Monday, May 11, 2009

Pooling our ignorance...

At first I began to emit hoots of derision over the fact that surprisingly few Americans even know what cap-and-trade is basically about.

Given a choice of three options, just 24% of voters can correctly identify the cap-and-trade proposal as something that deals with environmental issues. A slightly higher number (29%) believe the proposal has something to do with regulating Wall Street while 17% think the term applies to health care reform. A plurality (30%) have no idea. More]

But maybe we're missing the implications here. To begin with, public polling under these conditions means diddly squat.  It's like asking third-graders about accelerated depreciation. Public discussion could be little more than totally crossed wires, and absent a massive and problematic education campaign, could remain so indefinitely.

Under conditions like this, won't many voters simply follow the most trustworthy-seeming voice?  Or even more powerfully, their intuition?

To be more precise: "For each three degrees that local temperature rises above normal, Americans become one percentage point more likely to agree that there is 'solid evidence' that the earth is getting warmer." Maybe this explains why national surveys that ask people whether they believe in global warming tend to fluctuate fairly significantly, even over a few short months' time.
Bonus finding: This local-weather effect is strongest on people who aren't particularly partisan, and it's pretty much non-existent for people who identify strongly with one party or the other. Committed Republicans tuning into Rush aren't likely to believe in man-made climate change no matter how sweaty it gets, while ardent Democrats won't stop listening to Al Gore just because there's a cold snap the day he's testifying before Congress. But for many people, this stuff appears to have a fair-sized impact, however scientifically iffy it might be. [More]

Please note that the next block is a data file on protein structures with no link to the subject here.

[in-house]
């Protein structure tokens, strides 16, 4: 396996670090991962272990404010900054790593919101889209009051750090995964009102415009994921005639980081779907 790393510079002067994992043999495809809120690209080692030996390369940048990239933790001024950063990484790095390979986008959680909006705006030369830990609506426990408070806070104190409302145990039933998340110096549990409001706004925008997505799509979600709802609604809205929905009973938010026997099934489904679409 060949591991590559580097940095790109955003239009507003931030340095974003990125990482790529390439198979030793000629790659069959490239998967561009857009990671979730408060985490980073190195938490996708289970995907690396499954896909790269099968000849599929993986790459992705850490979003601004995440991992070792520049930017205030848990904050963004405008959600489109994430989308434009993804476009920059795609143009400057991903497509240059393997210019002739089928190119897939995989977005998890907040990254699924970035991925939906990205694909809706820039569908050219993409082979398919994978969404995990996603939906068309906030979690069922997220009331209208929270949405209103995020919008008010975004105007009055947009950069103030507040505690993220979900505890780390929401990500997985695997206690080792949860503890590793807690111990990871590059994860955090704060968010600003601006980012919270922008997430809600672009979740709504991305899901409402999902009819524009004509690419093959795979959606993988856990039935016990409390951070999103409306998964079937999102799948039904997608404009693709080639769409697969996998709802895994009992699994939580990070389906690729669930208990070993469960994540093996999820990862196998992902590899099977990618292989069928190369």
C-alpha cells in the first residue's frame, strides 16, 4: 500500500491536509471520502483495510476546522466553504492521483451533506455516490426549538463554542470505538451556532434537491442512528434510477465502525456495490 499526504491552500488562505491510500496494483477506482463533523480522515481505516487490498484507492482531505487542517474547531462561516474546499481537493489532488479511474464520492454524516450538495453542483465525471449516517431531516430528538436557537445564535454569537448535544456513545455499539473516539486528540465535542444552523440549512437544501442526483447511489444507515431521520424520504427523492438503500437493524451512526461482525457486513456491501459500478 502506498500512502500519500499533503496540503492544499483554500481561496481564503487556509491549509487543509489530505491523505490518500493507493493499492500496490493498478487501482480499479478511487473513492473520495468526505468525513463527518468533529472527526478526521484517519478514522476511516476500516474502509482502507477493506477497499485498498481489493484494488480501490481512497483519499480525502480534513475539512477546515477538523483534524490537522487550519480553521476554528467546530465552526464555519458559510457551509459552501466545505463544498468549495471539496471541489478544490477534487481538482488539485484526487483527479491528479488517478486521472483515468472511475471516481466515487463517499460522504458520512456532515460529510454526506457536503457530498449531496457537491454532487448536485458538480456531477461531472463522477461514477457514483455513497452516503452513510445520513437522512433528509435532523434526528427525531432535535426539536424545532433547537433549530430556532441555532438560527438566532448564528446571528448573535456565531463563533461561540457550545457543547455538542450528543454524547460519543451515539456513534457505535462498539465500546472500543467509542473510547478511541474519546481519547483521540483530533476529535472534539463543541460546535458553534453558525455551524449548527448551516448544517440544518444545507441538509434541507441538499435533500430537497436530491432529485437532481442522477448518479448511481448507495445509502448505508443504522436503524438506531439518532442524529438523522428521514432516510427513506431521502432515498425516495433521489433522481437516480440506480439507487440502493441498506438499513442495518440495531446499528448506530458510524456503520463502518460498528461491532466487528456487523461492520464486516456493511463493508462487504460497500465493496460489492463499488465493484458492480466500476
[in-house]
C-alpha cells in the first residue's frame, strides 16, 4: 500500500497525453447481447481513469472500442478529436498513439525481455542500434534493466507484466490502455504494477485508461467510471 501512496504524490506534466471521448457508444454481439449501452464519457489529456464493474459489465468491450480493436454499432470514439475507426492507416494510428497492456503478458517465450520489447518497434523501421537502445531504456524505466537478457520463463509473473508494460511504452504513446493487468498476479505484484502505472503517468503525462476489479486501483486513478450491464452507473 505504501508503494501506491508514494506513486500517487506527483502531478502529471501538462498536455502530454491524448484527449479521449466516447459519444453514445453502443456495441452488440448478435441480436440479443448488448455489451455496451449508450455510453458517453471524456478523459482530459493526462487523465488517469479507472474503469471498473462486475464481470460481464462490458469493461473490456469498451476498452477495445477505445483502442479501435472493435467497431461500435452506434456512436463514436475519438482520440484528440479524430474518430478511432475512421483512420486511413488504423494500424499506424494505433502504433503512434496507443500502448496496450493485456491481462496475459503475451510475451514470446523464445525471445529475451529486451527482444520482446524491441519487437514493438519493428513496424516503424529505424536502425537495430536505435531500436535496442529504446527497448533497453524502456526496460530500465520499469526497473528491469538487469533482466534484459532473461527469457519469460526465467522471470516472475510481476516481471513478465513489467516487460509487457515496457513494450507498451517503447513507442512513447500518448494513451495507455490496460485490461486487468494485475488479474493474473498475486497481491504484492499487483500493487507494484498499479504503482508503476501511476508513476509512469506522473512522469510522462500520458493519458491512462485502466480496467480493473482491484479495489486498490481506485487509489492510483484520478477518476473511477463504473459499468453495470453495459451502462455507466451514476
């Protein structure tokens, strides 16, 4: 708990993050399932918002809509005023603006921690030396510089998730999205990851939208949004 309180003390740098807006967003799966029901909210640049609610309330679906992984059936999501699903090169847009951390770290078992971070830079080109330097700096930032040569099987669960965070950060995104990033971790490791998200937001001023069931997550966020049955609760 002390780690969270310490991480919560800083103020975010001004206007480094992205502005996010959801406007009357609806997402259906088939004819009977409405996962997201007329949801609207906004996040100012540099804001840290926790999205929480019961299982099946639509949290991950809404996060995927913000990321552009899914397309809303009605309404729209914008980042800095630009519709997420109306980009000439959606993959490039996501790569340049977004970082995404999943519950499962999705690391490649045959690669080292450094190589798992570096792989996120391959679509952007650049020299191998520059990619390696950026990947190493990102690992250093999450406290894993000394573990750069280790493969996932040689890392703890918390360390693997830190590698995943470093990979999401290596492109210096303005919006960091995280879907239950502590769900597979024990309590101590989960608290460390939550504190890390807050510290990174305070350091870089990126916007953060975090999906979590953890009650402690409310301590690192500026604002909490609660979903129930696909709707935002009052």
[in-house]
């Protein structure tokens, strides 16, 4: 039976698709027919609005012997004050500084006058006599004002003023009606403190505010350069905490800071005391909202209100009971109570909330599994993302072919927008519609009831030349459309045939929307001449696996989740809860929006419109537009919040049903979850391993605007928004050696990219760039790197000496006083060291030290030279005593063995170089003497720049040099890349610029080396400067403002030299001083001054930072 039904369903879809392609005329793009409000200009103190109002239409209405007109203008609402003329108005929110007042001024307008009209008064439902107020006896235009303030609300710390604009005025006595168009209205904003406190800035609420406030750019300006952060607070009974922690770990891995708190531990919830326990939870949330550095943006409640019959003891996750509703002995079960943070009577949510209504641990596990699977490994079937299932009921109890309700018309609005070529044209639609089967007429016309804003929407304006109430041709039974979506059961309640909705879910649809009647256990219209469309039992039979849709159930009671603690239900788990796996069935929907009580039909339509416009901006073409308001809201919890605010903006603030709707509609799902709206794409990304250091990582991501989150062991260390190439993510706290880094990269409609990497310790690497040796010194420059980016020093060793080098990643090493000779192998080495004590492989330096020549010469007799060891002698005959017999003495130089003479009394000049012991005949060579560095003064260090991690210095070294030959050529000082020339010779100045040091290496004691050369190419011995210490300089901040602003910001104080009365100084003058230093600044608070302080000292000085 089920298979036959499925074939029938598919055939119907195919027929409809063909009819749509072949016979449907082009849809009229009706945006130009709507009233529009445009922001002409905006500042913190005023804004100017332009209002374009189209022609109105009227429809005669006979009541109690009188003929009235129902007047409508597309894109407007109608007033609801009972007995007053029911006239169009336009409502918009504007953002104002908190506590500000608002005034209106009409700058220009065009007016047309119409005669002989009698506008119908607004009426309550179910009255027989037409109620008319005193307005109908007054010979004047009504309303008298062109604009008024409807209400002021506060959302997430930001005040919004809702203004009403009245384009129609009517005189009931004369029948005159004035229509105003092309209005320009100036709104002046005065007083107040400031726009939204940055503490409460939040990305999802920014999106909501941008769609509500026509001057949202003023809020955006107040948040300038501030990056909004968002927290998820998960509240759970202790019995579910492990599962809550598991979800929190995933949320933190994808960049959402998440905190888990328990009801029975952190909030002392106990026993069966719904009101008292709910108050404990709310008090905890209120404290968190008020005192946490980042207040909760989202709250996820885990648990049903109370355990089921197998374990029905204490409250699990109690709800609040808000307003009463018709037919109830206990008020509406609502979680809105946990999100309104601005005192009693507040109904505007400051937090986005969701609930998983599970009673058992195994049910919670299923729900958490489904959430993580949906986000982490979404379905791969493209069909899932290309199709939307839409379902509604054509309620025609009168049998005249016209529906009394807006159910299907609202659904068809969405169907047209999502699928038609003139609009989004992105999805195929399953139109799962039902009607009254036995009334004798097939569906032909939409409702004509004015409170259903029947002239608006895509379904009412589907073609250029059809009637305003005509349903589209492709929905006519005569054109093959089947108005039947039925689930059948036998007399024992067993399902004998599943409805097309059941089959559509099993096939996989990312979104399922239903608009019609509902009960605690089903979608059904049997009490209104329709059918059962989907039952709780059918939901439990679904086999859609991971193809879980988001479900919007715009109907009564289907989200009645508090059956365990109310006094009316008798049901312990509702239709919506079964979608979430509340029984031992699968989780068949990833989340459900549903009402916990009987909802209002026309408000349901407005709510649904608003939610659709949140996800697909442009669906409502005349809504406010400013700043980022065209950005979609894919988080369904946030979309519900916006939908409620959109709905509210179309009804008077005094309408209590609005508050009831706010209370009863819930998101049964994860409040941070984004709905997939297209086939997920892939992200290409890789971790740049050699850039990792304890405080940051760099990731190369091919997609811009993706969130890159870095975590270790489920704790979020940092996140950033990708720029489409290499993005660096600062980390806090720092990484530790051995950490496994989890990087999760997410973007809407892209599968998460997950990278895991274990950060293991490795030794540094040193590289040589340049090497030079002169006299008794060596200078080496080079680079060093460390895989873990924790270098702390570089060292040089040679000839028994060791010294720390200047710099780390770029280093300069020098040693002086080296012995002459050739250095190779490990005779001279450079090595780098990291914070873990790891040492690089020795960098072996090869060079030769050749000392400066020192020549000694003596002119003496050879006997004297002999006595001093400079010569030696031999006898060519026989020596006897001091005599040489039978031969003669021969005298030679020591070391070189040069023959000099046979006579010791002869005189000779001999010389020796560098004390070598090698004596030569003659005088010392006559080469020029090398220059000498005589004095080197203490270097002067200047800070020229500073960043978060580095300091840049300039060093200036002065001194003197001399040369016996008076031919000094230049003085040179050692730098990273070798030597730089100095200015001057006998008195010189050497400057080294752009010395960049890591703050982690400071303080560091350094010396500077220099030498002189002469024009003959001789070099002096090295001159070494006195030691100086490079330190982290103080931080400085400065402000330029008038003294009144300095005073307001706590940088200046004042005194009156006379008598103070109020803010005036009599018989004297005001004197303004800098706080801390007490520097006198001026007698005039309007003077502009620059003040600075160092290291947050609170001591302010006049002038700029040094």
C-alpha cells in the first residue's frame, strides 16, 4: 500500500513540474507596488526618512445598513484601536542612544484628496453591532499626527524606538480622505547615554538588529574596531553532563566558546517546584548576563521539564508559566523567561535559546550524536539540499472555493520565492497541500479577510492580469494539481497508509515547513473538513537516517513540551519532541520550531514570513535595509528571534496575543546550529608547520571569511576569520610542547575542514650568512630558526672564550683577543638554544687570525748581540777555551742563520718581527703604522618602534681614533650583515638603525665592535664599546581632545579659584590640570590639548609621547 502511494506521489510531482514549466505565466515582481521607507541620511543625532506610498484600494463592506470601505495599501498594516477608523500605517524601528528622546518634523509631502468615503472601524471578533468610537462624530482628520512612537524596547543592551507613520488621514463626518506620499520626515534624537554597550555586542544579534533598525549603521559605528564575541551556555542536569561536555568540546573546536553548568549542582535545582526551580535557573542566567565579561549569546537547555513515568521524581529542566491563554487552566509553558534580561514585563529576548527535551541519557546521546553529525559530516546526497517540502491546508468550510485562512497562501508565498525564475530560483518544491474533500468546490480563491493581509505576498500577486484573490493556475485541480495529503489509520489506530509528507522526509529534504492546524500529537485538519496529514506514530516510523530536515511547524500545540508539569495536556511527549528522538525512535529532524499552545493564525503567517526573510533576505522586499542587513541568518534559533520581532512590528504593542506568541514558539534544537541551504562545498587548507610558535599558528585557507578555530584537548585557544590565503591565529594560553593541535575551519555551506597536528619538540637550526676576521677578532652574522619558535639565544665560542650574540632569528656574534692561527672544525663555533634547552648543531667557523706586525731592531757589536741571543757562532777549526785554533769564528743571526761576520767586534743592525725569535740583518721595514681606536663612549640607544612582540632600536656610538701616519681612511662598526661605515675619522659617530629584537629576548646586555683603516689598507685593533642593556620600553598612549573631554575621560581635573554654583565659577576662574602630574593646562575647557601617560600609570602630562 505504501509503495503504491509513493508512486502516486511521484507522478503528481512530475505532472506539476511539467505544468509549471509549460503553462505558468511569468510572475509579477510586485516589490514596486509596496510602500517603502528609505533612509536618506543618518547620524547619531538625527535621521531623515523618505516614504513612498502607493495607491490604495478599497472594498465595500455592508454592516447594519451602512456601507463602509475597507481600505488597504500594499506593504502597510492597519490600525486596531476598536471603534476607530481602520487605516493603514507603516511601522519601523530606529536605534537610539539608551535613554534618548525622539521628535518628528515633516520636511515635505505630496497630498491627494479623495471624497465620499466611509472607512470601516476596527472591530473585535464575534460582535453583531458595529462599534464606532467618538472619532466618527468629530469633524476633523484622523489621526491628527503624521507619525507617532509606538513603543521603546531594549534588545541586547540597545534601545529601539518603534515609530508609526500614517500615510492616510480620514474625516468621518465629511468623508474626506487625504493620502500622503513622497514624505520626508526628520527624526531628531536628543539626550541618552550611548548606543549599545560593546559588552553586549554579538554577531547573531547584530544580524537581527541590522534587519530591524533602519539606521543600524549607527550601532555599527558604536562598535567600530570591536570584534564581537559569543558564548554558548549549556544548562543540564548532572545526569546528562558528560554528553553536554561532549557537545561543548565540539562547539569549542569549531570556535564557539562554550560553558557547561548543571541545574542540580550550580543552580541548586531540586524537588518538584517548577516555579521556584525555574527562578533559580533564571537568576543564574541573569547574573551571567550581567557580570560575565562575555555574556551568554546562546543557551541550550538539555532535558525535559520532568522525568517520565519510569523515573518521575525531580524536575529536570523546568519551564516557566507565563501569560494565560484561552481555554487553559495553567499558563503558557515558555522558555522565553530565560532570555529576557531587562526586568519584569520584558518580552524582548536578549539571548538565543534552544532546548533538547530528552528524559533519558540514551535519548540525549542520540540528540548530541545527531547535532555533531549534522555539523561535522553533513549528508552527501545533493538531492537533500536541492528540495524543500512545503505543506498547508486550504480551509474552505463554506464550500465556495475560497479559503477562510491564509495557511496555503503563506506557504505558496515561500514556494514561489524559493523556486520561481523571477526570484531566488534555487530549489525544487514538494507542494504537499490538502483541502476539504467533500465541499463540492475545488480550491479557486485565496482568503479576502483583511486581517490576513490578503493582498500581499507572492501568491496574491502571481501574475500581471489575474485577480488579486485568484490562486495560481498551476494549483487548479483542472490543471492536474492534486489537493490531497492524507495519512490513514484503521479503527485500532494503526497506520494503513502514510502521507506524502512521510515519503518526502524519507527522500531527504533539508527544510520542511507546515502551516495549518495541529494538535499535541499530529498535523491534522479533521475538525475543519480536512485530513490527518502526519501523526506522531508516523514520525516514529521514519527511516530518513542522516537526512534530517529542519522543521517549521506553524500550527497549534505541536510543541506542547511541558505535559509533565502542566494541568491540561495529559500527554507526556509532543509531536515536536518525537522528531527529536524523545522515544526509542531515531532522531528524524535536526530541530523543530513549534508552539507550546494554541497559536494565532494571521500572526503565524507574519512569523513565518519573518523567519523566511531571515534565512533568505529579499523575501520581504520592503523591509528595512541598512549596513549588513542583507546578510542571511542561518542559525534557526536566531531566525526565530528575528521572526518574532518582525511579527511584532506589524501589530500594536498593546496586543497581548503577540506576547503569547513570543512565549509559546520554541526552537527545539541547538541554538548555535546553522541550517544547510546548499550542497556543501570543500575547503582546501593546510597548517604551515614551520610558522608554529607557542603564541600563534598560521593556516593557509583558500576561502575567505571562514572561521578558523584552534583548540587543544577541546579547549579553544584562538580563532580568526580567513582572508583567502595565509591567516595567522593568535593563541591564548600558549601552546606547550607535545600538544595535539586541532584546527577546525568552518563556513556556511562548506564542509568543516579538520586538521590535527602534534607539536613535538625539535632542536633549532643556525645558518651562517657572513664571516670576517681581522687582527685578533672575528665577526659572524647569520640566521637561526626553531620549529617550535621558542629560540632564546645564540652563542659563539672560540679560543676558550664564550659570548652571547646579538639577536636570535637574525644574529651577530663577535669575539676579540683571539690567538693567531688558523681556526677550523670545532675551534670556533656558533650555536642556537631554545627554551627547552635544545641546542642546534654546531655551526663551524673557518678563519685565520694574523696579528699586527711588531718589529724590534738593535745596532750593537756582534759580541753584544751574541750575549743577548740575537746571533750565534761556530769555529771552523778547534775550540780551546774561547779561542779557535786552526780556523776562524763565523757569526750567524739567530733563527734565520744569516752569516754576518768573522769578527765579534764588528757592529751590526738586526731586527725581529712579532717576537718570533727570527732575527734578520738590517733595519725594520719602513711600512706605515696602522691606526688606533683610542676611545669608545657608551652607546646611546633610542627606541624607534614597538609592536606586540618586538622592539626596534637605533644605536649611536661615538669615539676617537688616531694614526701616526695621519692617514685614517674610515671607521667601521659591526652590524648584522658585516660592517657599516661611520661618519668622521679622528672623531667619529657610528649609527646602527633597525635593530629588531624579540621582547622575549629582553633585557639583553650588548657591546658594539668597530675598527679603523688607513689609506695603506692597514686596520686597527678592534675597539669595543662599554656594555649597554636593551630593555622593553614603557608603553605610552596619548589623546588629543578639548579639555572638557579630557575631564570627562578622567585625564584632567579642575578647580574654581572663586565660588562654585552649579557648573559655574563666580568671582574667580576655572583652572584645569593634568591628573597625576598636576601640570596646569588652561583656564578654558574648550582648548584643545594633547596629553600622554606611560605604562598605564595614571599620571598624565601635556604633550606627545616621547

So what I'm thinking is if the crucial vote on cap-and-trade comes about mid-July, the combination of summer temps and Obama's approval ratings will be enough to make pollsters report a poorly informed approval for such regulation.

Nor do we have the kind of independent leadership in Congress to not follow the polls.

We could be looking at a whole mess of "change", simply because so many of us don't understand what is going on. 


buffalobill said...

OK, I give up what is 'cap and trade' exactly?

My understanding is that it is a tax on carbon use. I don't exactly know how it would work, why it is necessary, and why it is such a attention grabber. I do know that if it is a tax, ultimately I will pay it as a consumer. Only agriculture cannot charge more because their costs have risen, all other business either can or will surely try to pass the expense on to the consumer. It is going to get more expensive to live. I suspect that will be the main change coming out of the 'cap and trade' idea. If the US is the only country that is trying to decrease it's carbon footprint, how much benefit is there?

John Phipps said...


I appreciate your honesty. I will post ASAP on "Cap-and Trade 101" and will try to be more even-handed than usual. The post will address your questions directly, with alternate views.

That said, I'm hoping I'm in the field this time tomorrow and for the next two weeks.

buffalobill said...

Here in MI there is quite a lot of field work going on. I think that still things are a week or more behind normal. I don't know whether I am glad that I am not farming anymore or sad for the same reasons. I hope you get started planting. Bill